Another Structural Shift: The second step is where degrees in economics and “Phillips Curve” discussions get thrown out the window. We’ve lived in a world where inflation has been part of our lives and we believe that this is going to continue with no rational explanation for why. There is a great book on this topic called “The Price of Tomorrow” by Jeff Booth.
In summary for those who haven’t taken economics, the Phillips Curve is simply the statement that “economic growth comes with inflation so inflation should line up with job growth”. That is great, until you look at the national debt and realize all the “growth” wasn’t economic growth. It was really just debt piling upon debt which was causing the “inflation”.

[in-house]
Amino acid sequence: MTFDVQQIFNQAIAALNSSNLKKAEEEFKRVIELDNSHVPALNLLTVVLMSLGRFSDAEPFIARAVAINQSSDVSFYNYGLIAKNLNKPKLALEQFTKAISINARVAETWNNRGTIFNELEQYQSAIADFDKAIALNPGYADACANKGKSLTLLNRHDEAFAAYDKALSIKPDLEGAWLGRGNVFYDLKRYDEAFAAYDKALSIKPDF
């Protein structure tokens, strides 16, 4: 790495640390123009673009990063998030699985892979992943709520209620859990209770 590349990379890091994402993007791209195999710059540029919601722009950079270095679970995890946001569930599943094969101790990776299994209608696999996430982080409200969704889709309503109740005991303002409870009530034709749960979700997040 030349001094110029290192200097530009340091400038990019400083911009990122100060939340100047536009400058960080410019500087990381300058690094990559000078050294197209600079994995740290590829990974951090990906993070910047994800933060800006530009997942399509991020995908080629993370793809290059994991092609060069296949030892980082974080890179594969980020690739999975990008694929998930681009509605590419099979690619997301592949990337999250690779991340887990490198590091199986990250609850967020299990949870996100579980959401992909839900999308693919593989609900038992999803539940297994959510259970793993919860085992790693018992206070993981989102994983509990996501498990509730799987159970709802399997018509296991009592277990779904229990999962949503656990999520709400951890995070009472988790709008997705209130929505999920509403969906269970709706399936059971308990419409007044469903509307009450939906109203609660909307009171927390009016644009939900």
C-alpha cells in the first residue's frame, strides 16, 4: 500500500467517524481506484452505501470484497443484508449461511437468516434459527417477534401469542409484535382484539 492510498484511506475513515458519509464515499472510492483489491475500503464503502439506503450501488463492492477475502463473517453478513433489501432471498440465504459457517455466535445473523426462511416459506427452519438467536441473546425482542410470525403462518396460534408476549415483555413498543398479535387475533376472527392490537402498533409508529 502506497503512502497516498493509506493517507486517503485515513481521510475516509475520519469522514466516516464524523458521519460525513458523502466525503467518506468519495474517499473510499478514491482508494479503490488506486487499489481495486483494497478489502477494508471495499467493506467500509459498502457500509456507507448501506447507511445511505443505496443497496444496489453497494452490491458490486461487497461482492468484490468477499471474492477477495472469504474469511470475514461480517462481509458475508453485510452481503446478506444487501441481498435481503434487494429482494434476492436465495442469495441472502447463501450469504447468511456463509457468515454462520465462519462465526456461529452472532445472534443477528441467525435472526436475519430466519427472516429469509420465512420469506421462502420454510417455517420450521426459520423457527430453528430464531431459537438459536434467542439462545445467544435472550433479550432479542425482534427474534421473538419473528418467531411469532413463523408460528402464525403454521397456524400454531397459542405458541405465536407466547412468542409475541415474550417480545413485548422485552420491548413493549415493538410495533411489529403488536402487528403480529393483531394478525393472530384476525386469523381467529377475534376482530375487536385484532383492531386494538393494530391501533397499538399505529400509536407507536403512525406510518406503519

Take a step back (as the recommended book does) and ask yourself, in what future will we see job growth? Job growth in the physical realm is highly unlikely. All the products we are consuming are competing against robots. Factories are run by robots in many areas (hint think Alibaba and China), the number of jobs being replaced by lines of code is accelerating and on top of that, levered up companies that are facing potential bankruptcy are looking for ways to cut jobs that are unproductive. Job growth will not occur until we’re able to create a new virtual economy discussed in a prior post. Until then… job growth is going to go down.